Ingrown Toenails

Ingrown nails, the most common nail impairment, are nails whose corners or sides dig painfully into the soft tissue of nail grooves, often leading to irritation, redness, and swelling. Usually, toenails grow straight out. Sometimes, however, one or both corners or sides curve and grow into the flesh. The big toe is usually the victim of this condition but other toes can also become affected.

Although they can start out as a small nuisance, ingrown toenails can become a real problem if left untreated. Caused by a segment of the toenail that embeds in the skin around the nail, an ingrown toenail is characterized by pain, swelling, redness and a feeling of warmth in the affected toe. If the nail digs into the flesh around the nail and causes the skin to break, bacteria can enter, resulting in an infection. The infection can increase the level of pain in the toe and create additional problems.

While some people are prone to ingrown toenails and others are caused by improper nail trimming techniques, ingrown toenails can also be caused by trauma from repeated impact or stubbing the toe. Treatment for minor ingrown toenails can often be done in the home if you are in good health and if no infection is present. Soaking the foot to soften the skin and massaging the affected area can loosen the troublesome part of the nail.
Ingrown toenails may be caused by:

  • Improperly trimmed nails (Trim them straight across, not longer than the tip of the toes. Do not round off corners. Use toenail clippers.)
  • Heredity
  • Shoe pressure; crowding of toes
  • Repeated trauma to the feet from normal activities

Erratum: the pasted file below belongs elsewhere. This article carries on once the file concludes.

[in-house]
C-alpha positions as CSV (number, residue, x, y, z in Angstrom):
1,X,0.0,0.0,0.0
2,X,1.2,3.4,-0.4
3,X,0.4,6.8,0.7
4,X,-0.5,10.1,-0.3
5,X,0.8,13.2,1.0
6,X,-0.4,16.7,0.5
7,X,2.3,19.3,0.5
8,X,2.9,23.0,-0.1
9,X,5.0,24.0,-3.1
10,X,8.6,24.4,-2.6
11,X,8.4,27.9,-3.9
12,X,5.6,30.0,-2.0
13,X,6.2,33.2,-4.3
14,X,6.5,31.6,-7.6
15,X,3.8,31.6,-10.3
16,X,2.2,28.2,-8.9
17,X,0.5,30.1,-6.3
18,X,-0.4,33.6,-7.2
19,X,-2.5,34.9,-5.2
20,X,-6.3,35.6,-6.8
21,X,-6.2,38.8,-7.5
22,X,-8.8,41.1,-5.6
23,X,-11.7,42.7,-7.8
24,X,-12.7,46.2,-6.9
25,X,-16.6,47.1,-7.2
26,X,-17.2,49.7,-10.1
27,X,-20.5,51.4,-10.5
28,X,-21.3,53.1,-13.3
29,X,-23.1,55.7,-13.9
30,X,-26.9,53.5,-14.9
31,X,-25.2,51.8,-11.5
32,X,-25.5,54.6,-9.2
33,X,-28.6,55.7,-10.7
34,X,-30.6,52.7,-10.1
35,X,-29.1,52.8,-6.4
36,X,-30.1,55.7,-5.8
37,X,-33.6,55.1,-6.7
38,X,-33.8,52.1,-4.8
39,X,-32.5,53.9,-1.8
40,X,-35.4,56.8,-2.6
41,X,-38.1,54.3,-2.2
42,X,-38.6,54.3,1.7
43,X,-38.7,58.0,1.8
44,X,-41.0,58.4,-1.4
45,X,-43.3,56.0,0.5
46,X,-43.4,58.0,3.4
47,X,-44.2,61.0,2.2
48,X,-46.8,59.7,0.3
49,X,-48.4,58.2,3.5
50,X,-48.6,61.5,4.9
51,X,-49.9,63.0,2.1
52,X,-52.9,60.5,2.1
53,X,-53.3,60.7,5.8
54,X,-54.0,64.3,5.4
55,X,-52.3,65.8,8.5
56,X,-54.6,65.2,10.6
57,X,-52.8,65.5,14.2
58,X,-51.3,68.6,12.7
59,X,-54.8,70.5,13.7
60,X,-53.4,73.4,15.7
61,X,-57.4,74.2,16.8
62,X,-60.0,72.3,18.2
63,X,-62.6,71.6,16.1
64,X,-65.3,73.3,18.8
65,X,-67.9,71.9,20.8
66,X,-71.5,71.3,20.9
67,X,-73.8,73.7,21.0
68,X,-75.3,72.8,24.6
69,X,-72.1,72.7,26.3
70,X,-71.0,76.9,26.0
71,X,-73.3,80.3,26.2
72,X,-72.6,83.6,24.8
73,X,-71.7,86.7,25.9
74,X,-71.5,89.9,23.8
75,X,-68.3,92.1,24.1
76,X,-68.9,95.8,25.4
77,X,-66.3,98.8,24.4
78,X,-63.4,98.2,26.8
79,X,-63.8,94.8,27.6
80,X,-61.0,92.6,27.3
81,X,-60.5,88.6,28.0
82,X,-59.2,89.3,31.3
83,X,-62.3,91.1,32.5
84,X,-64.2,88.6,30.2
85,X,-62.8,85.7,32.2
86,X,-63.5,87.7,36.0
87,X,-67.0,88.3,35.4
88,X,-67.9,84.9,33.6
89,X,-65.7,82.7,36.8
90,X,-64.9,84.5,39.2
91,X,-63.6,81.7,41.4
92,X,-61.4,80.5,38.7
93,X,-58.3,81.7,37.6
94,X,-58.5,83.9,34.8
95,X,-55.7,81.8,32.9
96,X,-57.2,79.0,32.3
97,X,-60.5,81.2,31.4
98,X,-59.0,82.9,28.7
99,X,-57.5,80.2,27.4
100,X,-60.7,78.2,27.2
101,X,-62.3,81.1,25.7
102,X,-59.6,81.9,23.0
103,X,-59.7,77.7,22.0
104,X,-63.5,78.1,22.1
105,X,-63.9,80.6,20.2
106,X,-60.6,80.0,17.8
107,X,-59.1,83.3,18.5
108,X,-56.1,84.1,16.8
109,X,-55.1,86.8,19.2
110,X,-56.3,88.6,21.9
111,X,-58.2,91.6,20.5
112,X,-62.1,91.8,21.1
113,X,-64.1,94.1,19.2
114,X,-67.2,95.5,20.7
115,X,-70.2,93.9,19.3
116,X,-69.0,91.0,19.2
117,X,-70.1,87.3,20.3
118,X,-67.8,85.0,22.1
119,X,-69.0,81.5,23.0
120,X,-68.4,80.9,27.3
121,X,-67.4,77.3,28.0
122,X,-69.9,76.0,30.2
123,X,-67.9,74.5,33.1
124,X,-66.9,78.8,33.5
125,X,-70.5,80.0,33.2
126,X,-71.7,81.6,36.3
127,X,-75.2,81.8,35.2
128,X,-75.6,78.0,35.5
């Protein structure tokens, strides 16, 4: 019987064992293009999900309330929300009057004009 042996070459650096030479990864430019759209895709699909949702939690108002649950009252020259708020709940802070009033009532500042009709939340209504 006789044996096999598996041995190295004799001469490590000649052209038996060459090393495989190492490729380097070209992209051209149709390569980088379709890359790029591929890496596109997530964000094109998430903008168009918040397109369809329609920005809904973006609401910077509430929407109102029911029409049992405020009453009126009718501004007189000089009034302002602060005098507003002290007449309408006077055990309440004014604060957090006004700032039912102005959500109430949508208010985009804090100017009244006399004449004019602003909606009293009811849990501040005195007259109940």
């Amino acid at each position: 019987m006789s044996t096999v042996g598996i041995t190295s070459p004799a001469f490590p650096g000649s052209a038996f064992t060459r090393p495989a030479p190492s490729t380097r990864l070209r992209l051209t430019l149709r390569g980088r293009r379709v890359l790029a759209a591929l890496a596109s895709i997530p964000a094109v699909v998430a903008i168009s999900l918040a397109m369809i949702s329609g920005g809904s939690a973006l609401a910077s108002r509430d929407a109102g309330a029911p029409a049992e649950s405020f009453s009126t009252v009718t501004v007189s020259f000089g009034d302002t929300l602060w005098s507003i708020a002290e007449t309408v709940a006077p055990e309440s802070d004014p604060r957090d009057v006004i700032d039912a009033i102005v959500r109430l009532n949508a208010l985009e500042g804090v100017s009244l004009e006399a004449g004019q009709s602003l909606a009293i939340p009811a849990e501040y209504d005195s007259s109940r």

If you suspect an infection due to an ingrown toenail, immerse the foot in a warm salt water soak, or a basin of soapy water, then apply an antiseptic and bandage the area.

People with diabetes, peripheral vascular disease, or other circulatory disorders must avoid any form of self treatment and seek podiatric medical care as soon as possible.

Other “do-it-yourself” treatments, including any attempt to remove any part of an infected nail or the use of over-the-counter medications, should be avoided. Nail problems should be evaluated and treated by your podiatrist, who can diagnose the ailment, and then prescribe medication or another appropriate treatment.

Your doctor at the Foot and Ankle Center of Cape Coral will resect the ingrown portion of the nail and may prescribe a topical or oral medication to treat the infection. If ingrown nails are a chronic problem, we can perform a procedure to permanently prevent ingrown nails. The corner of the nail that ingrows, along with the matrix or root of that piece of nail, are removed by use of a chemical.